In collaboration with Audio Technica and James Lye, we conducted a drum tuning and studio recording workshop at Lasalle College of the Arts on the 24th of October.
On 7th November I will be conducting another such workshop for SMU students, this time, only drum tuning. Not long after I will be conducting a similar workshop for ITE Central students.
On the 21st of November, I am conducting a snare tuning workshop for anyone who wants to sign up. The location will depend on the number of people who sign up. It is free. Just drop me a message at 97254846 and we can talk from there.
We will have more courses in november and december, all free.
14×6.5 Myrtle stave snare, the ultimate in phat tone with a ridiculously wide tuning range. This is one of several snares that will be available for jamming at Tonehouse Studios.
Along with an ever increasing range of Pantheon products (cymbals and drums) and premium Sonor drum kits, you need to check out the other gear available here at Tonehouse Studios, available 24 hours, in town, with video and audio recording amenities.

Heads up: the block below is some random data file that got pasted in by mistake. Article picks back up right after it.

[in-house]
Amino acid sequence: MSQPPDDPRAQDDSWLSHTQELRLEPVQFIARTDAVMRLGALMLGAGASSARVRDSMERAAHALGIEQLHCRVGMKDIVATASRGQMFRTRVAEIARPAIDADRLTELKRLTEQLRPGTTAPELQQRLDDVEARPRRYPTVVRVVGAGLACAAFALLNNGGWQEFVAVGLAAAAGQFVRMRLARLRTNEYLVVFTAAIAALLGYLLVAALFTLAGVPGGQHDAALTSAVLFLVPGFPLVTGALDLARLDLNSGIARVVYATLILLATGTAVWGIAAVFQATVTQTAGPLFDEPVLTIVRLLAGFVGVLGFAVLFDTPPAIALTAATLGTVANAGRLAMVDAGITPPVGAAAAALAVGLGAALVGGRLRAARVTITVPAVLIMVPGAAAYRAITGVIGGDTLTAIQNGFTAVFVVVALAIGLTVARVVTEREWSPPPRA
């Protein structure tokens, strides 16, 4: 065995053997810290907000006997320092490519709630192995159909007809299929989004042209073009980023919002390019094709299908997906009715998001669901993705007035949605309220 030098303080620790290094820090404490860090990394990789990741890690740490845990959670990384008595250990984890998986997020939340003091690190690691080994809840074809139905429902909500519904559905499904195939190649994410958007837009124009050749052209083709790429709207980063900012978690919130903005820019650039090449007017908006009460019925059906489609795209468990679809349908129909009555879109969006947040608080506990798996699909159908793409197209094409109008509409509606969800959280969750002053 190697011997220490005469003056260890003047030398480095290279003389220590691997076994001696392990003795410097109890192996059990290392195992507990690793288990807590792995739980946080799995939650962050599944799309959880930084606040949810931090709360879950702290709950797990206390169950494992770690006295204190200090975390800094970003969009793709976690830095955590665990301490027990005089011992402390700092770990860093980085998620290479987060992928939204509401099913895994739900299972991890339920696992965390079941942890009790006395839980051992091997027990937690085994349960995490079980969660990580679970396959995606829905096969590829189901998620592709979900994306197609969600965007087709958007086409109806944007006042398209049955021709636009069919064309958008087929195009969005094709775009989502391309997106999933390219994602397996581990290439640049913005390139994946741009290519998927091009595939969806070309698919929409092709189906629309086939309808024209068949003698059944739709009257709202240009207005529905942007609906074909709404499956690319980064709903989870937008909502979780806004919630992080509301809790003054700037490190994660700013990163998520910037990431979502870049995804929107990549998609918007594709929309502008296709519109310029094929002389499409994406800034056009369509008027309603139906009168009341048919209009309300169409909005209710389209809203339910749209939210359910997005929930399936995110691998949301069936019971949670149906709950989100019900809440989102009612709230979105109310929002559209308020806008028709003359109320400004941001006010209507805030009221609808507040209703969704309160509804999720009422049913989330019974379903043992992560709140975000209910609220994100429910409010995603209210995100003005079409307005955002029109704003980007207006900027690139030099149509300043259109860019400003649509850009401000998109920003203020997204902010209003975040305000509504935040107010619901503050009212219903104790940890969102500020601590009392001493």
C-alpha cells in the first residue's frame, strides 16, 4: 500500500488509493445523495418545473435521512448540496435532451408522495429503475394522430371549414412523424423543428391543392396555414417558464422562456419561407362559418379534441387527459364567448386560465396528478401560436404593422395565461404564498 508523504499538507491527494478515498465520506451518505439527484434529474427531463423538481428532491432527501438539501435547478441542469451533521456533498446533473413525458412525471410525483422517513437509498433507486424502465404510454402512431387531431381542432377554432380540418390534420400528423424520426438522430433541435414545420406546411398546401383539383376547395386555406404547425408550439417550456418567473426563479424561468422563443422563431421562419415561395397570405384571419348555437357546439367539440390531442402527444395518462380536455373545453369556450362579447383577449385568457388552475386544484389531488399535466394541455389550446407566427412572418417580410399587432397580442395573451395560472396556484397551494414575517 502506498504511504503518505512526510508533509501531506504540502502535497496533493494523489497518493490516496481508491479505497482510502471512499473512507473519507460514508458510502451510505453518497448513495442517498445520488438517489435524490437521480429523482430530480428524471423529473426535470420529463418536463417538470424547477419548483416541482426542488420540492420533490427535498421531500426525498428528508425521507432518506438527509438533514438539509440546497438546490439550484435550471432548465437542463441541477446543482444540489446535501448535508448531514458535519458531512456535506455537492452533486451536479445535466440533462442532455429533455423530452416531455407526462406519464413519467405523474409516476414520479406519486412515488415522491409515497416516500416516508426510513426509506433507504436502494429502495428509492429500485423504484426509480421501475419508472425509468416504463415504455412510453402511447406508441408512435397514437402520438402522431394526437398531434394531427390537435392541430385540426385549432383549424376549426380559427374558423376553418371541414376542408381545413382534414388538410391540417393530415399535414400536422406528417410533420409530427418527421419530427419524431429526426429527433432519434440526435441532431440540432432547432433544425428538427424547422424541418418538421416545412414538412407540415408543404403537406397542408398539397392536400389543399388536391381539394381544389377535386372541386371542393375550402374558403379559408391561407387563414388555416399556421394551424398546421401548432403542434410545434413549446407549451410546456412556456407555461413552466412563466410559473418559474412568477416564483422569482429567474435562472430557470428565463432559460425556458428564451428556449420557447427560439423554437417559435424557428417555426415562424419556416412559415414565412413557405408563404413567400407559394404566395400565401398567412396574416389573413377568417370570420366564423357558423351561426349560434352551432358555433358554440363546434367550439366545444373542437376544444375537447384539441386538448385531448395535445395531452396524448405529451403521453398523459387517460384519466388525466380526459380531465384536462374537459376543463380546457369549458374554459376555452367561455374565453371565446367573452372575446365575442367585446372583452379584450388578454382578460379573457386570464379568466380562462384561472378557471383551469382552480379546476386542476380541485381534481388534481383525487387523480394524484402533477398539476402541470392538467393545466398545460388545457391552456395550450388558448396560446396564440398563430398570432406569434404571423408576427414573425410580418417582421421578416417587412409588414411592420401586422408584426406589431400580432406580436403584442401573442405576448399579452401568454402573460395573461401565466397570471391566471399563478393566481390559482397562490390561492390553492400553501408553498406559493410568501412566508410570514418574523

We’ve had concert toms for years now but we haven’t really marketed them for some reason. Maybe I was too busy with the drum kits. We set these up at Gryd Studio a while back to record some samples.
Available in different woods, sizes, plies, depths, shell types, finishes, single or double sided, and price points, I think there is something for every orchestra and band. Talk to us and we can make some magic happen.
Dion brought in his Meinl Byzance 20” Extra Thin Hammered Crash with a dreadful crack close to the edge.